Fttings specialist, Blum, has recorded an 11.6% increase in turnover for the 2021/2022 financial year ended 30th June 2022, representing a growth in turnover of 266 million euros on the previous year.

The last financial year was another good year for kitchen and furniture manufacturers. “Consumers were again drawn to the homing and home improvement trend which remained strong during the last year," says Philipp Blum, Managing Director of Julius Blum GmbH. "The demand for fittings has stabilised at a high level.”

The family-owned business from Vorarlberg, Austria has posted 2,643.65 million euros in Group turnover for the 2021/2022 financial year. “The last business year has again proved to be a challenge due to the ongoing COVID pandemic and war in Ukraine," explains Philipp. "This makes the 11.2% increase in turnover all the more pleasing.

“This year’s increase in turnover is partly due to a growth in sales volume and partly due to the price adjustments we had to make because of the dramatic rise in costs.”

The family-owned business also added 644 employees to its headcount last year, taking staff numbers worldwide to more than 9,422. 6,981 of these employees are based in Austria.

Development of international markets
Western Europe saw another big increase in turnover, particularly in Italy, Germany and the UK. However, the political situation had a subduing effect on markets in Eastern Europe. “We are shocked by Russia’s war of aggression on Ukraine which has inflicted untold suffering on many people since it was launched in February,” says Philipp Blum. "The war in the middle of Europe is shattering peace on the European continent and shaking the foundations of stability. Although our colleagues in our Ukrainian subsidiary are as well as can be expected, their health and well-being are a constant concern.

The lockdown in Shanghai and other Chinese cities in the spring of 2022 put the brakes on growth in China, while business was satisfactory in North and South America. However, international transport routes have created new challenges for the company.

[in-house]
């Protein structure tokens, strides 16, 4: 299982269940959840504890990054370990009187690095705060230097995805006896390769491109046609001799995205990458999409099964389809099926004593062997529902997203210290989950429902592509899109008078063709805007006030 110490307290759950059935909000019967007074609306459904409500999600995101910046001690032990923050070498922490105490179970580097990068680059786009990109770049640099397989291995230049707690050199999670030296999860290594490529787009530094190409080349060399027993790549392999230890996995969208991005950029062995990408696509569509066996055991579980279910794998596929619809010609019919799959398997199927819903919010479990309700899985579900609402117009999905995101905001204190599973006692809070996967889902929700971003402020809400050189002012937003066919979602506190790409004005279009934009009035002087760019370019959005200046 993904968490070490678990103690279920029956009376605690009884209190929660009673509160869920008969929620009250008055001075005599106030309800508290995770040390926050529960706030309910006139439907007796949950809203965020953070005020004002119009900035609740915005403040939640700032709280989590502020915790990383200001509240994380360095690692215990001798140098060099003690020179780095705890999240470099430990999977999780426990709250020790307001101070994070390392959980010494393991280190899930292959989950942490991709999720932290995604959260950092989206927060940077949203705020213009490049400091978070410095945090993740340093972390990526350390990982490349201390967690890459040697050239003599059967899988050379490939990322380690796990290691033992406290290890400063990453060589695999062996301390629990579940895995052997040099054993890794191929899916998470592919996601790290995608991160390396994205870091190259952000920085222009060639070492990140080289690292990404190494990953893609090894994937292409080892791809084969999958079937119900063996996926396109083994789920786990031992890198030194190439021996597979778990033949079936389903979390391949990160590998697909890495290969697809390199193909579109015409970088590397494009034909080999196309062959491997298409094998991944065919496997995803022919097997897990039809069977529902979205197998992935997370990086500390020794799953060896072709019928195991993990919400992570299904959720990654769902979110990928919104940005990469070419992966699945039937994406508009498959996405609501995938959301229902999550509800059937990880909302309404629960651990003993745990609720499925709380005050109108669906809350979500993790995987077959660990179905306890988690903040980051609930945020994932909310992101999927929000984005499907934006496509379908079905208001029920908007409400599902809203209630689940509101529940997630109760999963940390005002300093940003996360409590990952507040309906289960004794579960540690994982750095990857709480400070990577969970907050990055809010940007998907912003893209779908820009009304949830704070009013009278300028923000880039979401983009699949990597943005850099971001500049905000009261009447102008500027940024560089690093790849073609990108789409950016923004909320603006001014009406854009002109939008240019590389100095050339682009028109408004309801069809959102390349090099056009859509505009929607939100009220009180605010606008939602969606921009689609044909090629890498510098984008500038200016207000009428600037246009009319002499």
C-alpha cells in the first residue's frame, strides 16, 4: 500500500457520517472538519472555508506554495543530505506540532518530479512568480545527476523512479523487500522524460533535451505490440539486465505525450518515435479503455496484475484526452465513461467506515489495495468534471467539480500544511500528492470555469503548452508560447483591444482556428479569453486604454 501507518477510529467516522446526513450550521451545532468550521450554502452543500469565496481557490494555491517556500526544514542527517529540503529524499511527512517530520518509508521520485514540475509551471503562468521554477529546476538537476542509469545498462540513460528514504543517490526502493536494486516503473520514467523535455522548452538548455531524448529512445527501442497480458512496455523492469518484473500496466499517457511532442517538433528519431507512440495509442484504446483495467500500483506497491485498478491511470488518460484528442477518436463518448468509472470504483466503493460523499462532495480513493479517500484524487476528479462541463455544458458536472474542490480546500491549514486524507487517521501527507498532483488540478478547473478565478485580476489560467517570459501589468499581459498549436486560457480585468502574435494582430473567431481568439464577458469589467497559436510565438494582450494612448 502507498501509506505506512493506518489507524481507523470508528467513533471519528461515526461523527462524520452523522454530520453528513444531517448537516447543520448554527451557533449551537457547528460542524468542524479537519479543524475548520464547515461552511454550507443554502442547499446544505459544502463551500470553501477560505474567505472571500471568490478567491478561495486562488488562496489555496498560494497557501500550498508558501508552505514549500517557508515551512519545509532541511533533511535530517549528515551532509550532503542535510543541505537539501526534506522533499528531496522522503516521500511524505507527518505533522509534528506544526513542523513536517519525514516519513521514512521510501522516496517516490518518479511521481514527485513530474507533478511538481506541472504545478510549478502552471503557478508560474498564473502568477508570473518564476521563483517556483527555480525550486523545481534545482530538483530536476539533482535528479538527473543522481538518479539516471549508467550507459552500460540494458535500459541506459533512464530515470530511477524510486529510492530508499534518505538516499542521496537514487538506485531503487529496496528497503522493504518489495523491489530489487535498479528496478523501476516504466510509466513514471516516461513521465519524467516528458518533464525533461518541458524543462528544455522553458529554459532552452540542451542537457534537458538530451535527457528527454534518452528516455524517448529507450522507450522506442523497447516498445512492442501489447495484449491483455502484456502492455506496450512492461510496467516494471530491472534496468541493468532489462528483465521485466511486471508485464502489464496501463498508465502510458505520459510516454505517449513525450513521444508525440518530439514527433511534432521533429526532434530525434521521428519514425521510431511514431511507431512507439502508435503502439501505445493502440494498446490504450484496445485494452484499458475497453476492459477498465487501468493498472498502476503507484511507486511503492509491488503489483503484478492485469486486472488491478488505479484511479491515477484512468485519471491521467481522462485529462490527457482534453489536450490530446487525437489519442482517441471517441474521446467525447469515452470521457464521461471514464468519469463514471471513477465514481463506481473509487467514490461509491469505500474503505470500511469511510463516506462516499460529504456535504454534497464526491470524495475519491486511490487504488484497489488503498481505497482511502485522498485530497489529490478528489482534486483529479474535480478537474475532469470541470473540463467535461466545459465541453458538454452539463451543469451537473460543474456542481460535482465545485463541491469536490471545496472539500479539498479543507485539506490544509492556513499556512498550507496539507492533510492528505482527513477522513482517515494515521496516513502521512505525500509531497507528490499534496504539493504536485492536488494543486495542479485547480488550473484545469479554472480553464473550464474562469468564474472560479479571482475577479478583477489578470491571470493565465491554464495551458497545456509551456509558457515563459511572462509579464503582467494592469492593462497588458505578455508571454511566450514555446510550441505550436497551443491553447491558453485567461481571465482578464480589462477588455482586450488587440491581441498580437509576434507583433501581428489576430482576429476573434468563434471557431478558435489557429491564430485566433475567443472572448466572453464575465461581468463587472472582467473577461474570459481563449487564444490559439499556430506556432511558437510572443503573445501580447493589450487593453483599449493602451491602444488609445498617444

“Disruption is being caused by the war in Ukraine and the worldwide shortage of freight containers, heavy goods vehicles and drivers," says Philipp Blum. "The supply chain is still under severe pressure."

The company is nevertheless satisfied with order volumes and is guardedly optimistic about future developments. “We’re pleased that we’ve been able to greatly reduce lead times for many product groups by increasing production capacity and recruiting new members of staff over the past few months,” says Philipp.

Blum Group investments
Blum has strengthened the location of Vorarlberg, Austria by investing a total of 224 million euros in its main production facilities, specifically in its plants in Bregenz, Hoechst und Gaissau. “This is where we develop our products and production methods, where we create most of the added value,” explains Managing Director, Martin Blum. “To overcome global supply chain challenges and reduce our ecological footprint, we will expand our global production network – in Europe and internationally,” he continues.

One major milestone is the completion of a new plant in Shanghai. First production lines have been put into operation and Blum has been assembling hinges for the local market since early April. The manufacturer of fittings will also have additional production space at its disposal at its Polish subsidiary from 2023.

In the past financial year, investments worldwide totalled 339 million euros. For Martin Blum, one of the most important investments is in the training of skilled professionals. “Our programme of vocational training and ongoing education is designed to stem the shortage of skilled workers. We train 400 apprentices worldwide, 363 of whom in Vorarlberg,” he says. “We’ve pulled together and come through despite another challenging year which put enormous pressure on our organisation. That wouldn’t have been possible without our extraordinary team."

Looking ahead to the forthcoming year
Blum is concerned about the high rate of inflation and rising cost of living. “People are having to think twice about how they spend their money," says Philipp. "The fragility of international supply chains, complexity of transport logistics and volatility of raw material prices will remain a challenge.

Now, more than ever before, the company as a whole needs resilience and flexibility to be able to respond to crises, learn from them and move forward. This will be key to the company’s success in volatile times. “Only in this way will we remain a reliable partner – to both our customers and employees,” he concludes.